I’m a bit of a money geek. Not too crazy, but I like to keep an eye on what I have. So I read a couple of personal finance blogs. Recently, Monevator had an article titled, “Keep It Simple, Stupid,” and it pointed me to an interesting group of articles of interest to implicit modelers:
Appearing this week in the Proceedings of the National Academy of Sciences, the mystery of overimitation has been a long-standing one in developmental psychology. How is it that young children, who are able to learn and reason in so many impressively agile ways, can be utterly stumped by something as simple as the transparent Puzzle Box shown above? Specifically, when kids see an adult getting a prize out of that box in a way that adults — and even chimpanzees — can easily identify as clumsy and inefficient, they seem to lose the ability to figure out how to open the box “correctly”. Watching an adult doing it wrong, in other words, effectively blocks children from figuring out how to do it right. Children become stuck overimitating — or copying the adult’s wasteful strategy, even when doing so leads to bad outcomes.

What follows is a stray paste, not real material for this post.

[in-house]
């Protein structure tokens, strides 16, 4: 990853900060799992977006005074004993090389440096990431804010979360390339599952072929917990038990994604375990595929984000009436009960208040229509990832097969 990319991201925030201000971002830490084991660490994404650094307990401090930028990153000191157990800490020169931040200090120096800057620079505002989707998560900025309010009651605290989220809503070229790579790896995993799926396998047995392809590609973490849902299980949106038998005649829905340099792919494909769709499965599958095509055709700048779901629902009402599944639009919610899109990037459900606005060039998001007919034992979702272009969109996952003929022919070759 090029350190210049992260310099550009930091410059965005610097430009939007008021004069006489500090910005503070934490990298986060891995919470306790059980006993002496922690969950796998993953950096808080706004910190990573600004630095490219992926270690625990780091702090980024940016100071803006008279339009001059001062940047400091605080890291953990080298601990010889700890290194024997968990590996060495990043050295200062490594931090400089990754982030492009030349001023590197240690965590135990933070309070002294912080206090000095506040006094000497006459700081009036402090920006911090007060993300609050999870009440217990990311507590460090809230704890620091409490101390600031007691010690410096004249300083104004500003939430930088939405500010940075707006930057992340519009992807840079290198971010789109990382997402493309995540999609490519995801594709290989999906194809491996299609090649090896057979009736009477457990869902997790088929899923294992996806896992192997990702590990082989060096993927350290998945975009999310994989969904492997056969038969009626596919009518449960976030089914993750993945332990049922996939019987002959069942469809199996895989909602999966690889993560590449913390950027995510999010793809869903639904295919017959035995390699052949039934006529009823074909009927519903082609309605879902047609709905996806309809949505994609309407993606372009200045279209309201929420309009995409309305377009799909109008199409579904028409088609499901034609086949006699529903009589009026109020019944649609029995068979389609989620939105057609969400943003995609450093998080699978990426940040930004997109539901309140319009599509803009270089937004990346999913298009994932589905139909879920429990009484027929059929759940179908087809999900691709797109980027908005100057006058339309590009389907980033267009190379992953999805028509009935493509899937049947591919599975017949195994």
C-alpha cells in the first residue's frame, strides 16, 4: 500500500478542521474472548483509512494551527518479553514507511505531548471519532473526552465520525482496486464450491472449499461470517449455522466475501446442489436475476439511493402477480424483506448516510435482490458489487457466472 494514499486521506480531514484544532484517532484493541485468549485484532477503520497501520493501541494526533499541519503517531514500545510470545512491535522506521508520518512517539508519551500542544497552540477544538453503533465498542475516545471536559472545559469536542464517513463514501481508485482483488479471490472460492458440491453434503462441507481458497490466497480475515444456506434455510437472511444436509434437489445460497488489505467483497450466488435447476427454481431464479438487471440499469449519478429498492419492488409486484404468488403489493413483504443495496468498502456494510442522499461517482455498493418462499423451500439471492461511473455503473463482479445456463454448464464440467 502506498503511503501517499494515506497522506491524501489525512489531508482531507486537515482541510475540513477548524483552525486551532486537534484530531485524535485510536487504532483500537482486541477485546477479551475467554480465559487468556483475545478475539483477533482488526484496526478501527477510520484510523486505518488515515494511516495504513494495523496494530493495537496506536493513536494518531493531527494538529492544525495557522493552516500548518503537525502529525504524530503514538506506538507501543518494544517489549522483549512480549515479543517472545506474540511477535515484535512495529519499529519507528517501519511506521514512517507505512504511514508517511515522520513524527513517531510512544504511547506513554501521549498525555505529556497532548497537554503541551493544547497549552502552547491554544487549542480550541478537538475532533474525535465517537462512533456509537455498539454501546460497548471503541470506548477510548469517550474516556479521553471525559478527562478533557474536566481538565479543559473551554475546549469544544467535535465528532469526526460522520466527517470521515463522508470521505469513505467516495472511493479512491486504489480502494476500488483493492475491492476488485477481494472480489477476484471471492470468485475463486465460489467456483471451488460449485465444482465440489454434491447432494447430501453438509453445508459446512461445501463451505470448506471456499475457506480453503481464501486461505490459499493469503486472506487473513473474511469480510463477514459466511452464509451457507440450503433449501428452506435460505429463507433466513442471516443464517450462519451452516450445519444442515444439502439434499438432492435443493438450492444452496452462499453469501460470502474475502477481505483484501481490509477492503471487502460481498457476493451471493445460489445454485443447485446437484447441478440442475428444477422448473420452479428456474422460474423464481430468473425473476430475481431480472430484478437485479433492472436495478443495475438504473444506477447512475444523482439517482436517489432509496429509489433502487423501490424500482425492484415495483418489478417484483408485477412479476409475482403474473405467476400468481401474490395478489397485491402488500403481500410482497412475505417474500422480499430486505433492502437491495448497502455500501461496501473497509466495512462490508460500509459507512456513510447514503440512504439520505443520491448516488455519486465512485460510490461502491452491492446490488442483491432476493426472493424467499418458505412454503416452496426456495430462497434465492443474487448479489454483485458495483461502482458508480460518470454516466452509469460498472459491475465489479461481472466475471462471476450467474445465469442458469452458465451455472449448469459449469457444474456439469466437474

We humans are too smart for our own good, and make things harder than they need to be. There’s nothing particularly revolutionary in discovering that. But I hadn’t heard of “overimitating” before. I’d heard that implicit modeling is the way we all do it from birth; it’s the way babies learn practically everything. At the same time, we forget how long it takes for babies to get it right. We don’t want to take seven to eight years to, say, learn a language… we want to hold a coherent conversation in a few weeks.
It’s important, then, when we model by imitation, to remember to take the model apart and find out what needs to be there and what doesn’t. We don’t want to have to tap stuff with a feather just because that’s how we learned to do it.
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